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6 March 2014 1:04 pm ,
Vol. 343 ,
Early in April, the first of a fleet of environmental monitoring satellites will lift off from Europe's spaceport in...
Since 2000, U.S. government health research agencies have spent almost $1 billion on an effort to churn out thousands...
Magdalena Koziol, a former postdoc at Yale University, was the victim of scientific sabotage. Now, she is suing the...
Antiretroviral drugs can protect people from becoming infected by HIV. But so-called pre-exposure prophylaxis, or PrEP...
Two studies show that eating a diet low in protein and high in carbohydrates is linked to a longer, healthier life, and...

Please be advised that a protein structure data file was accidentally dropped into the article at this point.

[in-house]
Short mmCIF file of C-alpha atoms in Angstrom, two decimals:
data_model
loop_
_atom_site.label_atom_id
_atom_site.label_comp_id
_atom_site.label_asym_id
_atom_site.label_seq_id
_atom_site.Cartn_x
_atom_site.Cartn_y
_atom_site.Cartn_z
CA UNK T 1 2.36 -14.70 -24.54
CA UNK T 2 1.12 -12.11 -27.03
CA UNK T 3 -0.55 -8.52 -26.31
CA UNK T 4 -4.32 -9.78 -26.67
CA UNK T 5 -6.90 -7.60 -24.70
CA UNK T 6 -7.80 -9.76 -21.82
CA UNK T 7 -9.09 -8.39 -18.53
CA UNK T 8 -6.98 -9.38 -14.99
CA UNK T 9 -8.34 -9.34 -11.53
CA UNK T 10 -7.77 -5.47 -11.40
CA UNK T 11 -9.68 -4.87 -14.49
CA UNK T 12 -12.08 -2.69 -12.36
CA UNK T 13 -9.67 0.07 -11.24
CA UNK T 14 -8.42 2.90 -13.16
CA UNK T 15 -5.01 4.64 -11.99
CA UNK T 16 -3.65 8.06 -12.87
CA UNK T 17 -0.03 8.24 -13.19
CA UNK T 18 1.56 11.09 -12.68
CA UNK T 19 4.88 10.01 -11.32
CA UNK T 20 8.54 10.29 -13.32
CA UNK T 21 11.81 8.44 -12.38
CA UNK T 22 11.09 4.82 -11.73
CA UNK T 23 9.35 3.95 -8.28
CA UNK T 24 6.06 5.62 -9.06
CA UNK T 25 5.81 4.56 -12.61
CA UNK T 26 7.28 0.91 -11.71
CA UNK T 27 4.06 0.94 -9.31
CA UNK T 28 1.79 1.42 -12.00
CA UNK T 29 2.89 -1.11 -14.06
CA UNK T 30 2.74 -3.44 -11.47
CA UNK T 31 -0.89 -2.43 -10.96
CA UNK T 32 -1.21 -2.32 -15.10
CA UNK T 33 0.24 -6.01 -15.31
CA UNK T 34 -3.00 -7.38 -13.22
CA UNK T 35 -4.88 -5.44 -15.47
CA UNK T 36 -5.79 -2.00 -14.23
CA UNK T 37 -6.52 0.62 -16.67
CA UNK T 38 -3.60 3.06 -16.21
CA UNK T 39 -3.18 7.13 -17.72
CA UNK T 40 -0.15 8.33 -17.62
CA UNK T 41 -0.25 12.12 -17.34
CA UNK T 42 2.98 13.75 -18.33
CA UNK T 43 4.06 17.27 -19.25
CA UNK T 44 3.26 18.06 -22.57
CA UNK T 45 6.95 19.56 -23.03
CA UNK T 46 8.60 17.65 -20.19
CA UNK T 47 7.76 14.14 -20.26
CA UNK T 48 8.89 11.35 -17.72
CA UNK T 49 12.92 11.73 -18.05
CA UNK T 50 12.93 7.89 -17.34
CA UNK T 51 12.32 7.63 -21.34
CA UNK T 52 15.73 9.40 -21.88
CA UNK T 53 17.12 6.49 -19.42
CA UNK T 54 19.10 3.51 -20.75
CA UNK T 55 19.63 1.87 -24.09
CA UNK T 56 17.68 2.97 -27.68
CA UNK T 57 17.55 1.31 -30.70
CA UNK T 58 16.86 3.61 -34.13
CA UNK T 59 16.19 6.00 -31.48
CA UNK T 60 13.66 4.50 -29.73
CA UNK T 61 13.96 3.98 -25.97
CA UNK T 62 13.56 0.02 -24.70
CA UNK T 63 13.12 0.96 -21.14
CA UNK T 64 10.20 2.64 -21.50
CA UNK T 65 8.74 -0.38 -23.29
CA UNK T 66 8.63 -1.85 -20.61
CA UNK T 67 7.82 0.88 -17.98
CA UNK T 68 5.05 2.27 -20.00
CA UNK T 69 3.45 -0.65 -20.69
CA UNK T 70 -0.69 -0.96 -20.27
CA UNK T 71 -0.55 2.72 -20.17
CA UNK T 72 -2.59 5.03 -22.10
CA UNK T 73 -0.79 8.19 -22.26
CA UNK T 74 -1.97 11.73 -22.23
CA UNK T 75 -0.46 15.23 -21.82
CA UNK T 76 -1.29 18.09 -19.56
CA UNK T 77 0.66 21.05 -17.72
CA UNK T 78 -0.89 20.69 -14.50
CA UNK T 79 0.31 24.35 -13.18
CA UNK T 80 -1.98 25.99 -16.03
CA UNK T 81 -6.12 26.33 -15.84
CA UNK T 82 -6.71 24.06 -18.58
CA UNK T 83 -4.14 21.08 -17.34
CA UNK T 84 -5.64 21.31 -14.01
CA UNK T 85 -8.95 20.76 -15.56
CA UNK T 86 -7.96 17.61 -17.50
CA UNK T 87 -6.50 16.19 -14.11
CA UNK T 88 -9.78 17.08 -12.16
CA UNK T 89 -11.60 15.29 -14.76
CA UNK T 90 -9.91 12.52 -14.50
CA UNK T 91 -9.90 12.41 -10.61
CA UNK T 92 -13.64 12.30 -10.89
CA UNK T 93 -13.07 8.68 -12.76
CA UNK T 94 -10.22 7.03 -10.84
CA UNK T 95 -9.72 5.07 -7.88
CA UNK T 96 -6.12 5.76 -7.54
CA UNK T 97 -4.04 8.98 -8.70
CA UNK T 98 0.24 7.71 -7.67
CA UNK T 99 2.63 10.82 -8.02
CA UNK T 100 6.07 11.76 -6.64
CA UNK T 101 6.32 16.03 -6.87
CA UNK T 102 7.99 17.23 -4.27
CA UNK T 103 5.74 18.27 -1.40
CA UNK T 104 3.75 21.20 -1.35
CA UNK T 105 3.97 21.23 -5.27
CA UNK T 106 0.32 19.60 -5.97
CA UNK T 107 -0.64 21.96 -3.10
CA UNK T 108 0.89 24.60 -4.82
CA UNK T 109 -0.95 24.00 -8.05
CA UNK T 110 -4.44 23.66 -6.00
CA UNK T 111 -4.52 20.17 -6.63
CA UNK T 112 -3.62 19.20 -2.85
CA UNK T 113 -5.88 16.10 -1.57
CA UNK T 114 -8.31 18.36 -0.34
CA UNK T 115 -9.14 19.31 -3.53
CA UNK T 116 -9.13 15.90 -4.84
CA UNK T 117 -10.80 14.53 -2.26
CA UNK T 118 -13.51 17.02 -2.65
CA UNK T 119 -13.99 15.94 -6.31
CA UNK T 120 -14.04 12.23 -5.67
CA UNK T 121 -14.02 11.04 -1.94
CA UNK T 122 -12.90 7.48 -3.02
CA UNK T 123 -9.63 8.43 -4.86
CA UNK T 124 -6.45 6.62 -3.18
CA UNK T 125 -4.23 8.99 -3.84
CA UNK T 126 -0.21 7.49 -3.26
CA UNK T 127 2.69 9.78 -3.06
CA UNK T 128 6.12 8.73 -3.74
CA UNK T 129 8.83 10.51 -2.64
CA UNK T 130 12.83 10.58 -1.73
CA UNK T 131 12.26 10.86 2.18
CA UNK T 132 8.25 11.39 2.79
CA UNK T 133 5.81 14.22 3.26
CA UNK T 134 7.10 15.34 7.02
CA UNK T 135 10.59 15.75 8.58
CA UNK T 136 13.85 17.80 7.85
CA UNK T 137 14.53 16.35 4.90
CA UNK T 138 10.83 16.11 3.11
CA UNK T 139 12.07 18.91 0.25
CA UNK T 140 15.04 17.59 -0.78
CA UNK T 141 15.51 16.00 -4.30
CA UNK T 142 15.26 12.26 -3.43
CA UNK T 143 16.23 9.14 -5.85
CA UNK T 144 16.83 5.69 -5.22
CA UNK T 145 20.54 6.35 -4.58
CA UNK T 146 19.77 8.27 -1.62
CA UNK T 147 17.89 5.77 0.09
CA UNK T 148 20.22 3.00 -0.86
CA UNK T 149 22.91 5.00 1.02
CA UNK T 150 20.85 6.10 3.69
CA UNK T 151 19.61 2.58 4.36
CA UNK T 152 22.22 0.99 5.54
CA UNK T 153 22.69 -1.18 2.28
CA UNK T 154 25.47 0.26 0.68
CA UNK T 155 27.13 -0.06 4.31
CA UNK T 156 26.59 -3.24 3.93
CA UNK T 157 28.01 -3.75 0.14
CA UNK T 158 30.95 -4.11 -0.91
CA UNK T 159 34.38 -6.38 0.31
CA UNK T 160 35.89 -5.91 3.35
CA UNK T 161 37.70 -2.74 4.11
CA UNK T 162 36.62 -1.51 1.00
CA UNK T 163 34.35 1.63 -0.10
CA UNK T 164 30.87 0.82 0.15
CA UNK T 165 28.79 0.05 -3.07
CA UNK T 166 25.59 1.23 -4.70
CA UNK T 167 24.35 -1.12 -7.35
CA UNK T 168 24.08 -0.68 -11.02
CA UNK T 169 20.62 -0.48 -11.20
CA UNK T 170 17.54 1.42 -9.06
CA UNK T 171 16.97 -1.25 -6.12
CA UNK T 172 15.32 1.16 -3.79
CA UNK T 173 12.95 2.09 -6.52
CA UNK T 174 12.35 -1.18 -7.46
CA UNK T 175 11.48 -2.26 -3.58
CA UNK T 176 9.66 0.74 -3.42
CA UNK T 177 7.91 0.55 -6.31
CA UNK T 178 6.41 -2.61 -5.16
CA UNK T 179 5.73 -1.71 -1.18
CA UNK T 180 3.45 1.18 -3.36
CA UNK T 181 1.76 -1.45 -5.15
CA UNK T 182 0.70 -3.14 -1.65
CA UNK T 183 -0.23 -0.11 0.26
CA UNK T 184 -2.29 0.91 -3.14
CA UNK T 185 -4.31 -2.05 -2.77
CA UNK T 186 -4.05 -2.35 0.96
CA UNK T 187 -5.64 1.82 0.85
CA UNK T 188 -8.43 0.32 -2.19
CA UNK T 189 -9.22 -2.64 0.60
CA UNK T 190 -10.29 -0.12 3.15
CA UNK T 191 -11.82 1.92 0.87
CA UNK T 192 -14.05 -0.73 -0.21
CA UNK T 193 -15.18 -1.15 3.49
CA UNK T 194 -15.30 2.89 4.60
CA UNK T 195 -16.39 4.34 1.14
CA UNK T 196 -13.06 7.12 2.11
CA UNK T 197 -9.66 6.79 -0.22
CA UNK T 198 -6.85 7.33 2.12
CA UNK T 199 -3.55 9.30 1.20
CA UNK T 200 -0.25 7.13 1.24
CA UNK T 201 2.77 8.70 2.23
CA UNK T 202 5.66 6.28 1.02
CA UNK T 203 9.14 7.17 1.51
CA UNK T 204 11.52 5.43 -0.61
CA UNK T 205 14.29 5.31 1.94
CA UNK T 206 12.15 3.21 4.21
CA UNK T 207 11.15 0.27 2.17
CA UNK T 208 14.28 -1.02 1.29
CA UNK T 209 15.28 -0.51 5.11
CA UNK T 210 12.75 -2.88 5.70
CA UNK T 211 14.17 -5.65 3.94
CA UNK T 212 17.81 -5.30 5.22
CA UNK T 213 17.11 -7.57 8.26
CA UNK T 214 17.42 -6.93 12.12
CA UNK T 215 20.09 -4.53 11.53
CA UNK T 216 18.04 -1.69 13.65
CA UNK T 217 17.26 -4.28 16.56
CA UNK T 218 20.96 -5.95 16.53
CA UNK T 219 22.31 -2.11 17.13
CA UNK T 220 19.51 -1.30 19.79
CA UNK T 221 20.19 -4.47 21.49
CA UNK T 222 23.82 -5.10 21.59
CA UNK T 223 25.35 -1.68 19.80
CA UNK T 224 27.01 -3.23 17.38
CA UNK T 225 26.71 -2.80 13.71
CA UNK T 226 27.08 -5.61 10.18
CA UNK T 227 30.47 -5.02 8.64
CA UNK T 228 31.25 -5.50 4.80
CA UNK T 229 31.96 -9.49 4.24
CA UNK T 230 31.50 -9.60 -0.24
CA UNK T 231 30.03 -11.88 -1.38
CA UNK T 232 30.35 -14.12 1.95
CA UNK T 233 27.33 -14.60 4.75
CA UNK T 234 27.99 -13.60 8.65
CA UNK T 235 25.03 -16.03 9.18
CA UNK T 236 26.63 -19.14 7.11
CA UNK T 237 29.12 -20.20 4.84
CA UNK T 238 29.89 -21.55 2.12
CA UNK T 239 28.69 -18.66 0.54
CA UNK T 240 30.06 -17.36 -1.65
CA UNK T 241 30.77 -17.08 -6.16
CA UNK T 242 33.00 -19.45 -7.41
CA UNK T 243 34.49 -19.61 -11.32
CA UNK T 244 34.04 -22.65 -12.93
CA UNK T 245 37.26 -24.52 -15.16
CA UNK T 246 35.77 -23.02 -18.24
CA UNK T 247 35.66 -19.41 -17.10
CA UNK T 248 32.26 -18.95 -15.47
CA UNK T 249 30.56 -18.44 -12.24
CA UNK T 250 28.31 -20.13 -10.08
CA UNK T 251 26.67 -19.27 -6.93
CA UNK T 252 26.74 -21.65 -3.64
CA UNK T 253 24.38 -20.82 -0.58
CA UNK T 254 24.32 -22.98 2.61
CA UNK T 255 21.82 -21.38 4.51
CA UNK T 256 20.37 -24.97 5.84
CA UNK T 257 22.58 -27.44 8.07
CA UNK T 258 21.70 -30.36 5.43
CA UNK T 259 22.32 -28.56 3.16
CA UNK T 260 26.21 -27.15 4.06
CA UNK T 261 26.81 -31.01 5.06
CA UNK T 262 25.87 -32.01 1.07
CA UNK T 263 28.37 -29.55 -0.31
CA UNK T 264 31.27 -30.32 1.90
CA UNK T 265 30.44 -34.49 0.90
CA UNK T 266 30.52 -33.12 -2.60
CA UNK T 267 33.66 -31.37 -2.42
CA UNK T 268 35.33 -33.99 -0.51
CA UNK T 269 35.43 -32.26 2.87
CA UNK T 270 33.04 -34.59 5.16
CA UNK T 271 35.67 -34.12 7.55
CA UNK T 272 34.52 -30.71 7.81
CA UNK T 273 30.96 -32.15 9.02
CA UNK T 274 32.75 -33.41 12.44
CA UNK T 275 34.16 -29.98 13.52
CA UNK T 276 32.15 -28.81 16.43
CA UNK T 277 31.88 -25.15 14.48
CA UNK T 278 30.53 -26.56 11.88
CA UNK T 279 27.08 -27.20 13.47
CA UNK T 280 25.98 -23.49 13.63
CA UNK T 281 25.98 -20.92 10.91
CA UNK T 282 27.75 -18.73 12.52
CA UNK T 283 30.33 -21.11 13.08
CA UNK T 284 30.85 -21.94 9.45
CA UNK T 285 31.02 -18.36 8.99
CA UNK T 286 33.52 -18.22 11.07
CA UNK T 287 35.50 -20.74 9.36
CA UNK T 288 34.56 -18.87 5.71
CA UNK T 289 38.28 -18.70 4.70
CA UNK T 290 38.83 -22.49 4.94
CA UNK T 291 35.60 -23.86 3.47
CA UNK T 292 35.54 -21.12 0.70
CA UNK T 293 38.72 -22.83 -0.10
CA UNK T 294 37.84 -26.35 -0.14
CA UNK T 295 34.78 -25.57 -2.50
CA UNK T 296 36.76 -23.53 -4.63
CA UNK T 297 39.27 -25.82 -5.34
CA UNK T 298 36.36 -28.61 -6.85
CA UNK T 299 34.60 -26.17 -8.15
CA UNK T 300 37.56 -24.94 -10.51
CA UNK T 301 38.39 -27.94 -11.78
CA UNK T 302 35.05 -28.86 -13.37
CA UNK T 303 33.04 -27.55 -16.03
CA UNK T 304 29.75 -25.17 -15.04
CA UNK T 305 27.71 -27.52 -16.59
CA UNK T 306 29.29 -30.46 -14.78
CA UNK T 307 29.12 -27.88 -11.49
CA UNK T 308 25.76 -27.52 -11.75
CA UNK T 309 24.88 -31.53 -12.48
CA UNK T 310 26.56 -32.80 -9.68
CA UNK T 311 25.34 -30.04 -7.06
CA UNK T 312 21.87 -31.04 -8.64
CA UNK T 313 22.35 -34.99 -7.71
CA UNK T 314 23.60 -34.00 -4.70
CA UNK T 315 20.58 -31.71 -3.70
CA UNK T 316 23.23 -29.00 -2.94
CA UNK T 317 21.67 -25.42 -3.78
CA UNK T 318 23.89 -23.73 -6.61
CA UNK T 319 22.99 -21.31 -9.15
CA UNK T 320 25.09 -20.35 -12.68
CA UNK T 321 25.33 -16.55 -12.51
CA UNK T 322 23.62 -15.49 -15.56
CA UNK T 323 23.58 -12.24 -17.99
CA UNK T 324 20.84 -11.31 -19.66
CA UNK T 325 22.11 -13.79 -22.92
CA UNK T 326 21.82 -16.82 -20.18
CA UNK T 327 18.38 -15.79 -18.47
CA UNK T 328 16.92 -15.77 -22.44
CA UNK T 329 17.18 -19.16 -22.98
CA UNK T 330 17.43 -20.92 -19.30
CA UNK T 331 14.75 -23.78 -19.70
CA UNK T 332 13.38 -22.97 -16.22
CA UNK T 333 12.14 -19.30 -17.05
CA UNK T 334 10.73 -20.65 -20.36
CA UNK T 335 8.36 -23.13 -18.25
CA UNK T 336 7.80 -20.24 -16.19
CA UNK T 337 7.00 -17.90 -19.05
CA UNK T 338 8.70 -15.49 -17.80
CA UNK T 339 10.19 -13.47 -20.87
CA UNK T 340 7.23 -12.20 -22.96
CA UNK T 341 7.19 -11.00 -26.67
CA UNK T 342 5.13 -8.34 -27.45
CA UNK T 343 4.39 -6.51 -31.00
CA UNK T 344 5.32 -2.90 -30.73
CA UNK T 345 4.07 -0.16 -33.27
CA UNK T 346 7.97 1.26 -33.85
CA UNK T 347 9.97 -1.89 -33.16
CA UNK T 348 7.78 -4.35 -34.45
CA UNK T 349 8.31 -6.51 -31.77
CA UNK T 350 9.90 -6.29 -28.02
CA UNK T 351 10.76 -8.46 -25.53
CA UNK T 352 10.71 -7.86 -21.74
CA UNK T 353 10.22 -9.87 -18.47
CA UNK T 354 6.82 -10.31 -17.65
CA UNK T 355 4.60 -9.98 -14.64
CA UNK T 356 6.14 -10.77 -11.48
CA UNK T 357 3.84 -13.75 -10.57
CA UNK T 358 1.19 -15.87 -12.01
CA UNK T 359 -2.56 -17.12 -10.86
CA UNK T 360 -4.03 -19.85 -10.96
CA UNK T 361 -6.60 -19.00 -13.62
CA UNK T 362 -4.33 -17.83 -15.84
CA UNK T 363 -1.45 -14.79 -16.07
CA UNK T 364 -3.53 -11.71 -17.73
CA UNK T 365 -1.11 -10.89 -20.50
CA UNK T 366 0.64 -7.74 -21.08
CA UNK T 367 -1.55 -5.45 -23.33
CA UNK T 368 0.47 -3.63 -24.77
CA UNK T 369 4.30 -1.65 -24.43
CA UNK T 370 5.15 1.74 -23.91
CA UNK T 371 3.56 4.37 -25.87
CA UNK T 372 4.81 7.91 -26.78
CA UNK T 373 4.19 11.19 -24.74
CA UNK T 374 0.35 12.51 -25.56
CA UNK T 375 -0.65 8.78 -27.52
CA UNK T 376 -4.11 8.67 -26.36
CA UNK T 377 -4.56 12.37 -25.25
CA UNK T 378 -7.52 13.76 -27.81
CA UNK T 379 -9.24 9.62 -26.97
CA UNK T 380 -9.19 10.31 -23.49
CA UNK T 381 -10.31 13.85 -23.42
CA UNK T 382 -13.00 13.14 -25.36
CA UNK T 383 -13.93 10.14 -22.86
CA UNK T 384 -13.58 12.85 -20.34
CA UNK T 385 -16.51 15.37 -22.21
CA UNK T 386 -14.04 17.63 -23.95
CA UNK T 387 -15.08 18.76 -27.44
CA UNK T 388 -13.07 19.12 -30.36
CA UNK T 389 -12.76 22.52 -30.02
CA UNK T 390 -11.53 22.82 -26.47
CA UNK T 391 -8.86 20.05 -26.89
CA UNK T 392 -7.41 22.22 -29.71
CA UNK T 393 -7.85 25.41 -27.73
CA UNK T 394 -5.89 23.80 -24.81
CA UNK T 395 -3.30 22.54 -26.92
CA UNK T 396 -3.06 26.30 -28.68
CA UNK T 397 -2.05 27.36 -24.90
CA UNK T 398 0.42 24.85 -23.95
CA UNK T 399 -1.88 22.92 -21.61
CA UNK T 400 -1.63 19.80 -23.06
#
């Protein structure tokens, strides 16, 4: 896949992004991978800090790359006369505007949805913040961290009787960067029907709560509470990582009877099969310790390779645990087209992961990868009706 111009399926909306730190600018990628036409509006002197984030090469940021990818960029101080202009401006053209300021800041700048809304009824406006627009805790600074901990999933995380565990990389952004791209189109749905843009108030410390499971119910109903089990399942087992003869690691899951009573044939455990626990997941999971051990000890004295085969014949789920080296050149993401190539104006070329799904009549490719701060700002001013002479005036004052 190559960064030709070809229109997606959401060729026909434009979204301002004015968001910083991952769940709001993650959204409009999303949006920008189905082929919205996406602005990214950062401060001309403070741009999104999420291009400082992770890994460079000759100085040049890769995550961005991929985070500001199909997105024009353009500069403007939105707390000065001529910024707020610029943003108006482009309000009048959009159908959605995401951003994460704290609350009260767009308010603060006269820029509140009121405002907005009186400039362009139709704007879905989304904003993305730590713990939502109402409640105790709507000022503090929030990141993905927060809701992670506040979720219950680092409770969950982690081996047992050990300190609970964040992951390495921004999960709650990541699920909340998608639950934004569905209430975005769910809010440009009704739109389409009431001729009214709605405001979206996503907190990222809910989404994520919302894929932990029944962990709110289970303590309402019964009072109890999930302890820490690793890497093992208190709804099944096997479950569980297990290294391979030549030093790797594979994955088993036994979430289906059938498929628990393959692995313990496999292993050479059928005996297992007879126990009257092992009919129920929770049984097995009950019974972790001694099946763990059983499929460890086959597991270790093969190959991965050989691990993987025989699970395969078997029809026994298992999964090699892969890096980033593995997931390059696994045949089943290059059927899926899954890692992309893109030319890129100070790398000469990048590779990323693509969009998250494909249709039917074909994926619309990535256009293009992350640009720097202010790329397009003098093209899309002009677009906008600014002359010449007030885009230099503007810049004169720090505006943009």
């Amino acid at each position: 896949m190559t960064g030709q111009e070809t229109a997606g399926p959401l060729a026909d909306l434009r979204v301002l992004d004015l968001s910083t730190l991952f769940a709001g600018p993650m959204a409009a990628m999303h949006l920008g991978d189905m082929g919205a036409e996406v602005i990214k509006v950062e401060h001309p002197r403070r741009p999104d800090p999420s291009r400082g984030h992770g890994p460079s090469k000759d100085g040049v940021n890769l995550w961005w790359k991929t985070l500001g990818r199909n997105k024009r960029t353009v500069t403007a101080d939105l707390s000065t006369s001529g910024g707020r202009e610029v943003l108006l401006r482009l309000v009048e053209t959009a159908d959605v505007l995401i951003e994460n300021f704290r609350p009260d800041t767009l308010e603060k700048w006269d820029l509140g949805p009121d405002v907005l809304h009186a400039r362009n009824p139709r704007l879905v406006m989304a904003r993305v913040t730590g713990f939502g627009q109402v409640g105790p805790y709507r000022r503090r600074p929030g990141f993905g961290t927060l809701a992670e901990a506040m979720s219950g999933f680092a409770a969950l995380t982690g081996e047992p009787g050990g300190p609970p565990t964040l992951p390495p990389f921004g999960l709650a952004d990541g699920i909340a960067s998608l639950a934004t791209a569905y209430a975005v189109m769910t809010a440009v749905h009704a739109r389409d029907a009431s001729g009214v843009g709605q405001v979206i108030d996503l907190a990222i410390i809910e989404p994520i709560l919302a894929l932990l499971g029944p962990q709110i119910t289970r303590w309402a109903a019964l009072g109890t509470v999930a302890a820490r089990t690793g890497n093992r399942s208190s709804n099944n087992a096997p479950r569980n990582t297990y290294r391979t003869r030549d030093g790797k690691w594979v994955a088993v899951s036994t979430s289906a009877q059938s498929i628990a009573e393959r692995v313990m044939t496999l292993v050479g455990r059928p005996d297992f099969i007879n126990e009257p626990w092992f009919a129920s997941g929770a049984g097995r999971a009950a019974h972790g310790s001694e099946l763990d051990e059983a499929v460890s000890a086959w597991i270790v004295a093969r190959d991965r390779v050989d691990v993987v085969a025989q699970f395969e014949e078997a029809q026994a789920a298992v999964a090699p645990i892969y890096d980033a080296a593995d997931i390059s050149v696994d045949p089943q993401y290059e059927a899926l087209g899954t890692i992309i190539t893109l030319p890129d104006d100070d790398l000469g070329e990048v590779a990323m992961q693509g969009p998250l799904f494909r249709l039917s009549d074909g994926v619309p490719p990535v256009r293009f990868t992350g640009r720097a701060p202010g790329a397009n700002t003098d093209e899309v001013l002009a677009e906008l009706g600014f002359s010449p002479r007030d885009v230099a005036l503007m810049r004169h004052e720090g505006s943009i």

Considered an icon of conservation science, researchers at World Wildlife Fund (WWF) headquarters in Washington, D.C.,...
The new atlas, which shows the distribution of important trace metals and other substances, is the first product of...
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"We're Sorry"—Petition Sparks U.K. Apology on Alan Turing's Persecution
11 September 2009 5:10 am
Computer scientist John Graham-Cumming was working on his book, The Geek Atlas, when he recently decided to petition the U.K. government to apologize for its 1950s persecution of Alan Turing based upon his homosexuality—an effort that apparently led to the famed mathematician and computer scientist taking his own life. The online petition drew thousands of supporters, including scientists such as Richard Dawkins, and U.K. Prime Minister Gordon Brown has now issued the desired apology, noting in a letter to the Daily Telegraph: "While Mr Turing was dealt with under the law of the time and we can't put the clock back, his treatment was of course utterly unfair and I am pleased to have the chance to say how deeply sorry I and we all are for what happened to him."